Encourage patients not to leave untreated
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In May 2010, Michael Darnley was assaulted - hit on the head. Later, he felt unwell and was taken to hospital by a friend. The patient told the receptionist at the emergency department at 8.26pm that he had been attacked and had a very bad headache; ‘My head felt really painful and felt like it was in a vice. I just wanted to go home and lie down’. The receptionist told Mr Darnley and his friend that they would have to wait up to four or five hours to be seen. No more than 19 minutes later, Mr Darnley left the department and went home, only to call an ambulance at 9.42pm. A subsequent CT scan of his head showed an extradural haematoma. Although this was evacuated some four hours later, he has permanent brain damage, with a severe dense left hemiplegia.
During litigation, the trial judge found as a fact that had the patient been told from the outset that he would have been seen by a triage nurse within 30 minutes, he would have stayed in the emergency department, and would have been seen and been told to wait for treatment. Following on from this, he would have undergone surgery earlier and would have made a ‘very nearly full recovery’.
The court was told that whilst national guidance prescribed clinical triage for head injuries within 15 minutes of arrival at ED, review within 30 minutes was a realistic and reasonable expectation.
The trial judge and subsequent Court of Appeal dismissed the claim on the basis that it was not just, fair and reasonable to impose liability on a hospital for the failure by receptionists to inform the patient of the likely 30 minute wait to be seen by a triage nurse. Whilst as a matter of courtesy and ‘out of a general spirit of trying to be helpful to the public’ information relating to waiting times is provided by hospitals, this provision was not found by the court to be subject to a duty of care in law.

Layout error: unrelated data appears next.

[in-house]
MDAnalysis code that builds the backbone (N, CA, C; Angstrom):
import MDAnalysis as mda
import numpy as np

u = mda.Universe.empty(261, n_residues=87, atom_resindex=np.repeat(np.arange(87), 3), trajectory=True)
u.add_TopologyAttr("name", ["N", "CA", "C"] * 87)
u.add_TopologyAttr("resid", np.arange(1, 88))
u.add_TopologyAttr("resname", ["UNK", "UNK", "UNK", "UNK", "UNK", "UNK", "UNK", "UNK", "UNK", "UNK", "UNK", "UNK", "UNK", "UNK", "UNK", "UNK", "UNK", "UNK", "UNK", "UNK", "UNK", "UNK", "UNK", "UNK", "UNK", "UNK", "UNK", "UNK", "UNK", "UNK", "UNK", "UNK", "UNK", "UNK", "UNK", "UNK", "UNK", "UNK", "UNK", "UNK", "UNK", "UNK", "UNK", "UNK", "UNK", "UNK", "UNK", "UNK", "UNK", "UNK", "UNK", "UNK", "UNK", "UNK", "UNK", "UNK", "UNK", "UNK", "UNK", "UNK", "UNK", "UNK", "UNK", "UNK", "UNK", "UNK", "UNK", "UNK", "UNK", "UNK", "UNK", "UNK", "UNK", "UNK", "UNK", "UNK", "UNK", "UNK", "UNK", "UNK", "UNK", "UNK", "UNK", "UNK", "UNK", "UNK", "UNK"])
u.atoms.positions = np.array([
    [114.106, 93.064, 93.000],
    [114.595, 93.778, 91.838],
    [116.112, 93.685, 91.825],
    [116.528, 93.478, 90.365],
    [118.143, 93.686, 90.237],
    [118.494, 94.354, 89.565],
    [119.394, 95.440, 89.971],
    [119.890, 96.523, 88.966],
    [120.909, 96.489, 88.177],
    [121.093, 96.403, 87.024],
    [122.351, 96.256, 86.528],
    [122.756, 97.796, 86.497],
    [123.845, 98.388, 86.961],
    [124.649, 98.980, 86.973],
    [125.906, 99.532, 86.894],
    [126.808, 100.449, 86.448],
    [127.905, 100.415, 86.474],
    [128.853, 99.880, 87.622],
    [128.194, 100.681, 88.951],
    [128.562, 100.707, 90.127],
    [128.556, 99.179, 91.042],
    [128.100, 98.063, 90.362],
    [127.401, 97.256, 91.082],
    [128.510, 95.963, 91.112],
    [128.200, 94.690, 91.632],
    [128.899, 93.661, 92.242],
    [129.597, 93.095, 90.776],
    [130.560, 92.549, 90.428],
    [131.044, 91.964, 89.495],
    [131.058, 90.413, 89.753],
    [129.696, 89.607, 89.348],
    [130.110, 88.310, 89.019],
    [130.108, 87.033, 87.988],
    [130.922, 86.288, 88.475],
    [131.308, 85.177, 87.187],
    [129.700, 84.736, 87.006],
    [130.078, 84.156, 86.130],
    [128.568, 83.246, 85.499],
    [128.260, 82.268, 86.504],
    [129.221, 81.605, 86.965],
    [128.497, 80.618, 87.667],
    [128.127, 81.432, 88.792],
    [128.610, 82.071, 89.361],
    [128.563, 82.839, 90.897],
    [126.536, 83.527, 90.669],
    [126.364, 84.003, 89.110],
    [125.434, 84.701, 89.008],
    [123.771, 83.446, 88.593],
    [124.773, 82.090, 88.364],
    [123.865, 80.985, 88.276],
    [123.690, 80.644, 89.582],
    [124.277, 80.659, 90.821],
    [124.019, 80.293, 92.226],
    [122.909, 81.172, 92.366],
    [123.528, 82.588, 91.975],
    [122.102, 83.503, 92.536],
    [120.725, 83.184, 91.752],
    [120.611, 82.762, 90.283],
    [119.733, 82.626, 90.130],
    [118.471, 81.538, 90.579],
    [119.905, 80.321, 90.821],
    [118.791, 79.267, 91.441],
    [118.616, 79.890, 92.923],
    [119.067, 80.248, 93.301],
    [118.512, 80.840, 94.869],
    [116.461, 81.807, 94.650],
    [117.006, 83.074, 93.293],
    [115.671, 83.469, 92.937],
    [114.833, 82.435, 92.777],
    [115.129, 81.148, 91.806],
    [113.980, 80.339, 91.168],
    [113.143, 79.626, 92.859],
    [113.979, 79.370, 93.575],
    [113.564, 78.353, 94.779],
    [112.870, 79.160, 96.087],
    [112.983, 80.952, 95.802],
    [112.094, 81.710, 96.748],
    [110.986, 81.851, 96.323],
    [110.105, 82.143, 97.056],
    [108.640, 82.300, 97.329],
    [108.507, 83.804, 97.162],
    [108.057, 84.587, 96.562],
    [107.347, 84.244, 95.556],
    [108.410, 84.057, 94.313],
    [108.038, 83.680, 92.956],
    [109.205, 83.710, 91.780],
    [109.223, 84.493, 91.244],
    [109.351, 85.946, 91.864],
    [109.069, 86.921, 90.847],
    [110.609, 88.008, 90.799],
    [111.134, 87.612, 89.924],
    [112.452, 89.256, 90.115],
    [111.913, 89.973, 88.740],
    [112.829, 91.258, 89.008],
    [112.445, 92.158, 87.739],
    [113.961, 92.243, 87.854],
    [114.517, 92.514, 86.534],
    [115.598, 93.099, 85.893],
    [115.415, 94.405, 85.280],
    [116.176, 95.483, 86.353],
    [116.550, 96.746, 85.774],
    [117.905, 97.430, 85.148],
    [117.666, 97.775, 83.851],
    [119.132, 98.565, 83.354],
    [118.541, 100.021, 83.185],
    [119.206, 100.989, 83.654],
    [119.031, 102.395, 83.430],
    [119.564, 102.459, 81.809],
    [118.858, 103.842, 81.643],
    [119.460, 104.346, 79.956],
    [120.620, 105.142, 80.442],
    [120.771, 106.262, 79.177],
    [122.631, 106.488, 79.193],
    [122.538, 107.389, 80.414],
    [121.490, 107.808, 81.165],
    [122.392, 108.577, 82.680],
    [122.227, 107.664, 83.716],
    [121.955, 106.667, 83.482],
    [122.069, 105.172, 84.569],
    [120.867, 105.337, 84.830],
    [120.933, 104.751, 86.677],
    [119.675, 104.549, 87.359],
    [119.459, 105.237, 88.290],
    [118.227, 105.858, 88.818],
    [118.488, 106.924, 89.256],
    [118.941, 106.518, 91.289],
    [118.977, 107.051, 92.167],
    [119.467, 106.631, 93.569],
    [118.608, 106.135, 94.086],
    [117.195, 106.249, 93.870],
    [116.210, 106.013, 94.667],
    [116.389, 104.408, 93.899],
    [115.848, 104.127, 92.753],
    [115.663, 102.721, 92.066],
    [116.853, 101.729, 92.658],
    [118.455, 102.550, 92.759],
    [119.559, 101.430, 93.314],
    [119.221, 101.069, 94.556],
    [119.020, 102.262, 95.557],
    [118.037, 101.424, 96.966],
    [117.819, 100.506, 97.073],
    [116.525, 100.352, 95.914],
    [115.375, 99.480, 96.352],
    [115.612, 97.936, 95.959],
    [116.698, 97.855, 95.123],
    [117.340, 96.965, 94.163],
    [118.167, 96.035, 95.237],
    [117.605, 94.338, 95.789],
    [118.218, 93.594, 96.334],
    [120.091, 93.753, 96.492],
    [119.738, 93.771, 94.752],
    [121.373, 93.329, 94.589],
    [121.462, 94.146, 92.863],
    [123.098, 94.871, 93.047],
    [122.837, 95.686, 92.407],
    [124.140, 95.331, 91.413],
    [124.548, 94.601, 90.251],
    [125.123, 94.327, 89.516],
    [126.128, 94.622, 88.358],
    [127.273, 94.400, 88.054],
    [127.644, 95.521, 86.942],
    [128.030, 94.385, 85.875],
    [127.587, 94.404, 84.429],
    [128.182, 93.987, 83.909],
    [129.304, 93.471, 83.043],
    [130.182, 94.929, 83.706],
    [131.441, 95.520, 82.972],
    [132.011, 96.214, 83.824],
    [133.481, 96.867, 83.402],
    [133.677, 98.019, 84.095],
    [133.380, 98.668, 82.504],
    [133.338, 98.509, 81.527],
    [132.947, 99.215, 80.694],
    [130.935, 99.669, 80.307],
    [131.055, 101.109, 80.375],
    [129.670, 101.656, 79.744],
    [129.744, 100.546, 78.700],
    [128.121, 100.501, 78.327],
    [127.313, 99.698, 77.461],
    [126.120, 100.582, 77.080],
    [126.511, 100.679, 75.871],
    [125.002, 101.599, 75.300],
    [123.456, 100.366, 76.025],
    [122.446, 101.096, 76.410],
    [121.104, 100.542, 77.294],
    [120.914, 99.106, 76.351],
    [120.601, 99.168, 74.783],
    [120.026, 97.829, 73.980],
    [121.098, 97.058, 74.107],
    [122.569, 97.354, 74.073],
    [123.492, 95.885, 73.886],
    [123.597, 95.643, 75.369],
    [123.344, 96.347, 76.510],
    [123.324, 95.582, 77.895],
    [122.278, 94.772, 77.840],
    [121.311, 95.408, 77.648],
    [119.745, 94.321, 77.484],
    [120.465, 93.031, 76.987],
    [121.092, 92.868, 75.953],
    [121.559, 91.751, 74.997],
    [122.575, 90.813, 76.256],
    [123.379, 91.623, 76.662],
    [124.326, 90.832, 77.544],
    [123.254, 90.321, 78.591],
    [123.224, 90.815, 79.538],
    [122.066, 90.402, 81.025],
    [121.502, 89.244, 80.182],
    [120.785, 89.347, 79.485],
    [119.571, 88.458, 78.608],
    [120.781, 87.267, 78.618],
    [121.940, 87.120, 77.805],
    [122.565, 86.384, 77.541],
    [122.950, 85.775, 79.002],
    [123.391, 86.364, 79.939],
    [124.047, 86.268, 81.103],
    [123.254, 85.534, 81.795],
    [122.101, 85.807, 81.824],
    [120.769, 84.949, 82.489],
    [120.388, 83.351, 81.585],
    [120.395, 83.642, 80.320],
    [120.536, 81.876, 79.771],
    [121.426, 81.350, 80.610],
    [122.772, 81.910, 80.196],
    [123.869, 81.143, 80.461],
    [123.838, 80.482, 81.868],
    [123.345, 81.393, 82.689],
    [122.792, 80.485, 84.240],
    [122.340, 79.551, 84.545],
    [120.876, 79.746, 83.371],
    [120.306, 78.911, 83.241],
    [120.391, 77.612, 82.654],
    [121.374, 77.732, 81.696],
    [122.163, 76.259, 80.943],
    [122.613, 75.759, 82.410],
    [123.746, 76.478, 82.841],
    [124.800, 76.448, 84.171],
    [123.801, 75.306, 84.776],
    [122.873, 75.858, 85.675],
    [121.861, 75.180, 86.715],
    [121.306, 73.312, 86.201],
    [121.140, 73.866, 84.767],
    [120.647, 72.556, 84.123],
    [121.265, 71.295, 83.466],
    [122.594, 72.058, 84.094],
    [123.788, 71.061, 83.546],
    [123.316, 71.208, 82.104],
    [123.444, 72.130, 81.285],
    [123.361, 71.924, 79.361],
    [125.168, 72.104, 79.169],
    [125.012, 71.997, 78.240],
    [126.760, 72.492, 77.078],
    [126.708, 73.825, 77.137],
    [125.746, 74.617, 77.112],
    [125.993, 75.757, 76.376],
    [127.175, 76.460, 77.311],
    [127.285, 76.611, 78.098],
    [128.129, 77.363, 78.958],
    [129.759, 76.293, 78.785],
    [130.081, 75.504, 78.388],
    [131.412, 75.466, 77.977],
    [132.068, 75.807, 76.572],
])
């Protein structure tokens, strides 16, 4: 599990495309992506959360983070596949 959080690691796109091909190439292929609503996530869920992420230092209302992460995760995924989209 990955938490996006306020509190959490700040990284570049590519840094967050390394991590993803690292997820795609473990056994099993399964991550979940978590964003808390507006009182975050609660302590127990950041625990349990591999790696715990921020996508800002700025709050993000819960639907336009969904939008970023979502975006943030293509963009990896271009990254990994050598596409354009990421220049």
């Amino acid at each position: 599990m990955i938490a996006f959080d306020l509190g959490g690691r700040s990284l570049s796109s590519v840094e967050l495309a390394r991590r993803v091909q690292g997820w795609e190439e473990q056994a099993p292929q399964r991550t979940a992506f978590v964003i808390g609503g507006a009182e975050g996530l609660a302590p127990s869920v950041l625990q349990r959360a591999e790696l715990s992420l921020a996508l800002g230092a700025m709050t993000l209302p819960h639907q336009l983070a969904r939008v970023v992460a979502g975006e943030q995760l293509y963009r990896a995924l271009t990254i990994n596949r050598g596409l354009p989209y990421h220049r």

But the Supreme Court disagreed. The court found that telling Mr Darnley he would have to wait four or five hours to see a doctor was incomplete and misleading, omitting as it did the role of the triage nurse in providing a review within 30 minutes. The court noted the critical finding that it was reasonably foreseeable that a person who believes that they may wait for four or five hours may decide to leave. In light of this, the provision of misleading information by a receptionist as to time within which clinical assistance might be available equated to substandard care.
But the overarching principle remains that the patient should not be mislead. The ‘four to five hours’ was described in court as ‘completely wrong’, and from the perspective of any outside observer is seems preposterous, an egregious misrepresentation of the service provided by the hospital that he attended.
Plainly, misinformation will have its most potent effect in the context of patients presenting with a rapidly deteriorating clinical situation. Any clinical service with a ‘walk in’ element may potentially encounter patients whose untreated condition may cause them harm if they are inadvertently deterred from seeing clinicians. It would be ironic and regrettable if we were to provide less information in a quest to minimise the risk of uttering any misleading words.
The courts recognise the ‘colossal’ pressures sometimes experienced in emergency and other departments, and that targets may not always be met. In this instance, the receptionist should have therefore encouraged Mr Darnley to wait to be seen whilst informing him of the usual plan for review by a triage nurse within 30 minutes. If there had been then some unforeseen delay following his waiting 30 minutes, and he had threatened to leave, she should have repeated the encouragement, and taken reasonable steps to give him a revised time. Discouragement must be avoided.
Department of clinical law, October 2018